|Assange was arrested in London last December after Sweden put out an international arrest warrant for him [AFP]
Julian Assange, the founder of whistleblowing website WikiLeaks, has arrived at a London court to fight his extradition to Sweden, where he is wanted for questioning over allegations of sex crimes.
The two-day hearing at Belmarsh Magistrate's court, a high security building, began on Monday morning and will examine the Swedish arrest warrant issued for Assange in December last year.
If the ruling goes against the Australian he will be able to appeal the decision at England's supreme court.
Geoffrey Robertson, a human rights lawyer representing Assange, said his client was fighting extradition because Swedish trials involving alleged sex crimes are often held in secret.
He said such a trial would be "a flagrant denial of justice ... blantantly unfair, not only by British standards but by European standards and indeed by international standards".
Assange's defence team are also expected to argue that the extradition request is unacceptable, because he has not been charged with any crime.
In documents released online by his legal team on Monday , Assange's lawyers said they will raise concerns that once extradited to Sweden, their client runs the risk of extradition or even illegal rendition to the United States, where they say he could face the death penalty.
"There is a real risk that, if extradited to Sweden, the US will seek his extradition and/or illegal rendition to the USA, where there will be a real risk of him being detained at Guantanamo Bay or elsewhere," it said.
However, Sweden has strongly denied pressure from the US in bringing the case against Assange.
The website founder is accused of sexual misconduct by two women he met in Stockholm, the Swedish capital, last year. He has denied the allegations.
Laurence Lee, Al Jazeera's correspondent at the court, said the defence have tried to attack the allegations made by the two women, saying that "far from being rape, the sex was entirely consensual".
"Lawyers for Assange have also attempted to undermine the reputation of the Swedish prosecutor who issued the arrest warrant, saying she didn't have the power to do so," he said, calling in a witness who said she was biased against men.
However the prosecution said they believe Assange did use violence against the two women. They also sought to allay fears highlighted by the defence, saying Assange would not be extradited to the US if sent to Sweden.
The ongoing case against the WikiLeaks founder has drawn widespread publicity and controversy, drawing an entourage of lawyers, supporters, protesters and journalists at his court hearings.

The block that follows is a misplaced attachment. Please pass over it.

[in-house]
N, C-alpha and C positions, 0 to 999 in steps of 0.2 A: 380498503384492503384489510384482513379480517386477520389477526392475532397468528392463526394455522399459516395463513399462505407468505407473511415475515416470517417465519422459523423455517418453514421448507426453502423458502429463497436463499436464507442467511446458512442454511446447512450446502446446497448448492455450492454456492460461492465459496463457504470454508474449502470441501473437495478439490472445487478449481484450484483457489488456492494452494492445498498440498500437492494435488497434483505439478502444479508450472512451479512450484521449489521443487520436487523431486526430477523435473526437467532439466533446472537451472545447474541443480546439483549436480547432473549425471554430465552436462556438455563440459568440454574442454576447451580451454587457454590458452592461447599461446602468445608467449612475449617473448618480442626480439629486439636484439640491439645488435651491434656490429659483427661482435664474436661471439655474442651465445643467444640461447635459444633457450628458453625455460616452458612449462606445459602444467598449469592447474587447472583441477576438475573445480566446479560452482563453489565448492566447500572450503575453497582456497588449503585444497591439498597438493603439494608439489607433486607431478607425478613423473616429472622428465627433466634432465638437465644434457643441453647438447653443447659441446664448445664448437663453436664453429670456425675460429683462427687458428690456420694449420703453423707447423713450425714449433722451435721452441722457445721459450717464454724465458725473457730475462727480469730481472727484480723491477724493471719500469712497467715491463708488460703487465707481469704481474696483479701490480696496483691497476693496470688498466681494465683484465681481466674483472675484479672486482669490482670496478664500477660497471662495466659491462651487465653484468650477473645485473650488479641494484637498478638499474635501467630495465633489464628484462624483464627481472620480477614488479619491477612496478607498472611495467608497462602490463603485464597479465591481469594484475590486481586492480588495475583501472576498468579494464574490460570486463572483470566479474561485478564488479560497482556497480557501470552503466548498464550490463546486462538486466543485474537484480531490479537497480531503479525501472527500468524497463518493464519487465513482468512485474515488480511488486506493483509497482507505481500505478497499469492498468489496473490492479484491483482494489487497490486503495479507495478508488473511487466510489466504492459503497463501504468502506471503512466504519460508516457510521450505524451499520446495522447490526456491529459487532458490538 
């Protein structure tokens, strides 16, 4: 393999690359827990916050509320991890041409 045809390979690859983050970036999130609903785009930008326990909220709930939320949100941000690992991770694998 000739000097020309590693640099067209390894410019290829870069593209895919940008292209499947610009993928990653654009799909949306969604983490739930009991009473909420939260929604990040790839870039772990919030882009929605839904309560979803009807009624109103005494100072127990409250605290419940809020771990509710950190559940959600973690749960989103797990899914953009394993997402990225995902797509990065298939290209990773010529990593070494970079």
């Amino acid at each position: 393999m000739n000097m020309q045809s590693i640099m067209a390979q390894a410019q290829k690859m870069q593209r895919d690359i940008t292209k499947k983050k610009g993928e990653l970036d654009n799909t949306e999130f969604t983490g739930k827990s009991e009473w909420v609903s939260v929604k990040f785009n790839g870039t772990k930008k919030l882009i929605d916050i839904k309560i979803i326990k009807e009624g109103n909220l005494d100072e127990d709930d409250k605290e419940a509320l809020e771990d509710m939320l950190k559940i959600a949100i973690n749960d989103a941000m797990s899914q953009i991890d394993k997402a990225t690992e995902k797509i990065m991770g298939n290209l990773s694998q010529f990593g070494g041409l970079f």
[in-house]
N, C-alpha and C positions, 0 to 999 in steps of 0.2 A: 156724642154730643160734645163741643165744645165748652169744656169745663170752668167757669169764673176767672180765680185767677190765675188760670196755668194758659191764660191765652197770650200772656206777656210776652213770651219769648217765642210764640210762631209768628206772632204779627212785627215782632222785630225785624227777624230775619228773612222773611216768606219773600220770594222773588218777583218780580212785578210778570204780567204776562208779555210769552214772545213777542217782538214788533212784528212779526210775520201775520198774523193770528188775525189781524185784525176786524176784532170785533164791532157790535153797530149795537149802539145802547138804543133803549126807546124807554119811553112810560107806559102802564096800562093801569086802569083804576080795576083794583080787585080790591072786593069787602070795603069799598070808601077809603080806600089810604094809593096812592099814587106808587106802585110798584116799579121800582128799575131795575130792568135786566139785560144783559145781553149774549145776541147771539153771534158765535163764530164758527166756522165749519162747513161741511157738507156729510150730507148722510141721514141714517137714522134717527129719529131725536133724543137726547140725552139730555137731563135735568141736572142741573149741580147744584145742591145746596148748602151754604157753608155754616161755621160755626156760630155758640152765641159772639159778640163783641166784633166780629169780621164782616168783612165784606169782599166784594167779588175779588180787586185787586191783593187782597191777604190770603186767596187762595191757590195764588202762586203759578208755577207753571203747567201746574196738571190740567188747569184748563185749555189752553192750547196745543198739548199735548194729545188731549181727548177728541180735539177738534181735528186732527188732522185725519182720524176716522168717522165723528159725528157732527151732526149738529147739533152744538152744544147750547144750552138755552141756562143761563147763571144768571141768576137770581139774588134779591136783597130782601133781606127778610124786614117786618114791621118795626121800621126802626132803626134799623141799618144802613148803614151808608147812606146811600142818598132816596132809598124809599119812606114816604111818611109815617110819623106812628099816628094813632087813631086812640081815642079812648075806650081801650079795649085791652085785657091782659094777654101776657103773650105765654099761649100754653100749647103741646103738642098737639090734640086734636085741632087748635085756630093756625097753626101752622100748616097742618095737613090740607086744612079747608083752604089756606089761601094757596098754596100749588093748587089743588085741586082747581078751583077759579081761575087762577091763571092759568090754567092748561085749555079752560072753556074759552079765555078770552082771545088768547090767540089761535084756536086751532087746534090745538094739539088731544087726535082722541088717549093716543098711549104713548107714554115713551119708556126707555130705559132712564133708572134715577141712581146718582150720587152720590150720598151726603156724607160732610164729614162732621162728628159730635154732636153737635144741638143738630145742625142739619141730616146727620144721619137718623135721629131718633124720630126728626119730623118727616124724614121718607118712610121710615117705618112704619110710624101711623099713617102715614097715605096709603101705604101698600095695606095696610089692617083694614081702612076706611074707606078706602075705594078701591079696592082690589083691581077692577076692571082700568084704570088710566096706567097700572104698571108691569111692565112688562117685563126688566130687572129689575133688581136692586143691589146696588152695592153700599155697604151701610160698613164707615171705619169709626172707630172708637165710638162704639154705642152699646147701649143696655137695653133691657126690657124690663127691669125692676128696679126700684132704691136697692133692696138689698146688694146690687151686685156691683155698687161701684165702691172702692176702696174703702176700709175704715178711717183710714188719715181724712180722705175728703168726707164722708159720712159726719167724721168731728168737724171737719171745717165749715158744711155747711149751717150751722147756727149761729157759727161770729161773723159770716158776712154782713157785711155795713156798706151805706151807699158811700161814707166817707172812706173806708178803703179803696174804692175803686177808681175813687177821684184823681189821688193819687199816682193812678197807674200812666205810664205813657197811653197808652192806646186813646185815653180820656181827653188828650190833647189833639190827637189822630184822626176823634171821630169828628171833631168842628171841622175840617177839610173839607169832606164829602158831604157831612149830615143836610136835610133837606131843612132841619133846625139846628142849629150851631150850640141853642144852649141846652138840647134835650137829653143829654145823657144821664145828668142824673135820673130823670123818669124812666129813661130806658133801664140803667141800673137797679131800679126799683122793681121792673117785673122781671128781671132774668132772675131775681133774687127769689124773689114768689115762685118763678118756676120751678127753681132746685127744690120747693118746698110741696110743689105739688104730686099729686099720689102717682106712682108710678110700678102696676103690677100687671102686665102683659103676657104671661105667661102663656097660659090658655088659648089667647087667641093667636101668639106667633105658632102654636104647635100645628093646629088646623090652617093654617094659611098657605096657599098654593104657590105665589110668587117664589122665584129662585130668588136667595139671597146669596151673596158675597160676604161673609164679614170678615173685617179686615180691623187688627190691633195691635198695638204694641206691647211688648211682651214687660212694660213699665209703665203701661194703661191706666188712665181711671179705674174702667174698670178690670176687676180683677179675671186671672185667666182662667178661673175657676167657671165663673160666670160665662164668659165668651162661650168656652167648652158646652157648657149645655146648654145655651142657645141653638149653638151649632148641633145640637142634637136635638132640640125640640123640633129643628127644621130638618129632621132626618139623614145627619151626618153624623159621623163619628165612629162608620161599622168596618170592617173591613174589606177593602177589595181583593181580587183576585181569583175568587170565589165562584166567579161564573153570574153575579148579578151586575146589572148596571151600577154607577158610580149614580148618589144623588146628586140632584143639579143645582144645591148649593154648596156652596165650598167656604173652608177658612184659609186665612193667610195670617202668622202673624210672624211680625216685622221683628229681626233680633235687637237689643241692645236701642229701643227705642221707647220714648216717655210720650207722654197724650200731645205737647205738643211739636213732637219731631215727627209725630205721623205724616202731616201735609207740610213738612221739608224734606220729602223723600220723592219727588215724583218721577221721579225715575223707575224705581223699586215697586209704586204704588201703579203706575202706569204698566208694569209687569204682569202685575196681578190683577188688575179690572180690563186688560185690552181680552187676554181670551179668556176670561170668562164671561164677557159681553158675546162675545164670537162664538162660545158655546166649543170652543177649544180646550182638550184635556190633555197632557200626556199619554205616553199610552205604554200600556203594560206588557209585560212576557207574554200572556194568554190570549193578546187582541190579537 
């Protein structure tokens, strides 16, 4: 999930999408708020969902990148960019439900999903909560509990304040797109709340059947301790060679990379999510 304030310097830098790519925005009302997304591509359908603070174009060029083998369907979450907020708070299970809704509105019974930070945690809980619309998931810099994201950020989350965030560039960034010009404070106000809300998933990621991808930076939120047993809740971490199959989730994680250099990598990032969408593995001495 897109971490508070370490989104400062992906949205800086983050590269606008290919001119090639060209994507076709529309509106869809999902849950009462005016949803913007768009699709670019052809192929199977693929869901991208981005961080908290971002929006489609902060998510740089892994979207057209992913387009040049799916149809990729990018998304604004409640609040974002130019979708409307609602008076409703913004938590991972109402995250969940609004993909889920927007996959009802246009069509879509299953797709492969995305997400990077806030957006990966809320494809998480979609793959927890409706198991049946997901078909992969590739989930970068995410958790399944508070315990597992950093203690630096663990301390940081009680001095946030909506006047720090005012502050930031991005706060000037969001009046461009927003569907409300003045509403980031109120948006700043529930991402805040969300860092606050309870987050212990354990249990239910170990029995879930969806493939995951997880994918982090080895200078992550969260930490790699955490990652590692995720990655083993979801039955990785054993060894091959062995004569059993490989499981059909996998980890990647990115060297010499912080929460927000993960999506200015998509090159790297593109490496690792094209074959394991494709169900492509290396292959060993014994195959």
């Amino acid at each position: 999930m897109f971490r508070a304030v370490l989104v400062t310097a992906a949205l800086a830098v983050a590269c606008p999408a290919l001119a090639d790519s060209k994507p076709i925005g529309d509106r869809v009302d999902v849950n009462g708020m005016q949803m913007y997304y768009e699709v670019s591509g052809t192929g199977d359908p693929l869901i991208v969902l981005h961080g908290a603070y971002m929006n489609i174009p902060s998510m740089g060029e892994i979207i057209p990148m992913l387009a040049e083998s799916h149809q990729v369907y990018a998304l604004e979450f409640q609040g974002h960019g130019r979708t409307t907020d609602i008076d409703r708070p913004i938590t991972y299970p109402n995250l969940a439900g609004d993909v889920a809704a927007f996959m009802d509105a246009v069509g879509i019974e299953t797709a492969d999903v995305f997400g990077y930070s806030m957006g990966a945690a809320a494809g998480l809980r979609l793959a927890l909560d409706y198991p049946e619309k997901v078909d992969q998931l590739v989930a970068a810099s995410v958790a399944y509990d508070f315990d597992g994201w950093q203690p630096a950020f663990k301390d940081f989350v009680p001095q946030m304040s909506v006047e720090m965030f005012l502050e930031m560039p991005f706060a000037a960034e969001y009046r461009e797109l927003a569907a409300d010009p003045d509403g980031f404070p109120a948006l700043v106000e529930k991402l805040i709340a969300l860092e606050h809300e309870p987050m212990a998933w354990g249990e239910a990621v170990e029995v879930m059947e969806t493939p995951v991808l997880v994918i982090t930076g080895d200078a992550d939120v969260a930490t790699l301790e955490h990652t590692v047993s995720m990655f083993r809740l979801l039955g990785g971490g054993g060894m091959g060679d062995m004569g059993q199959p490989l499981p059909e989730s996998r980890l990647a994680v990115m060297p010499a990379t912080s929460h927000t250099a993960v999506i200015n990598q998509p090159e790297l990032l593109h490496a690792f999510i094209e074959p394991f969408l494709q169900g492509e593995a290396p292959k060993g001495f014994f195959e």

Celebrity backers are leading rallies in London on Monday to support claims by Assange that the claims against him are politically motivated.
Rights campaigner Jemima Khan, British politician Tony Benn, Bianca Jagger, and founder of the Frontline journalists' club Vaughan Smith are reported to be in the public gallery watching the case.
Our correspondent said there's a "level of confidence" in Assange's defence team.
"There's a really serious line-up of heavyweight human rights people, who've been going into the court building," he said.
"There's a lot of people behind him he had a big grin on his face when he walked in [to court] this morning.
"In some ways they're actually hoping that they might get the whole thing thrown out by Tuesday."
Appeal to Australia
Assange was released on bail conditions late last year after spending one week in custody, on the conditions that he live under curfew at a friend's mansion in England's east and wear an electronic tag.
However the conditions have still allowed him to conduct multiple media interviews, sign a reported $1.5m deal for a memoir, and pose for a magazine Christmas photo shoot dressed as Santa Claus.
WikiLeaks has angered US officials and sparked controversy around the world after releasing secret information on the wars in Iraq and Afghanistan, as well as slowly releasing hundreds of thousands of embarrassing US diplomatic cables.
As the website's founder and leader, Assange faces a widening criminal probe in the United States and has made powerful enemies in Washington.
Assange has appealed to Julia Gillard, the Australian prime minister, to help him return to his homeland.
"Julia Gillard should be taking active steps to bring me home and protect our people," he said in a video message.
A decision on Assange's extradition is not expected on Tuesday, when the hearing ends. The judge is expected to defer a ruling until later this month, under a term known as "reserving judgement".
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Al Jazeera and agencies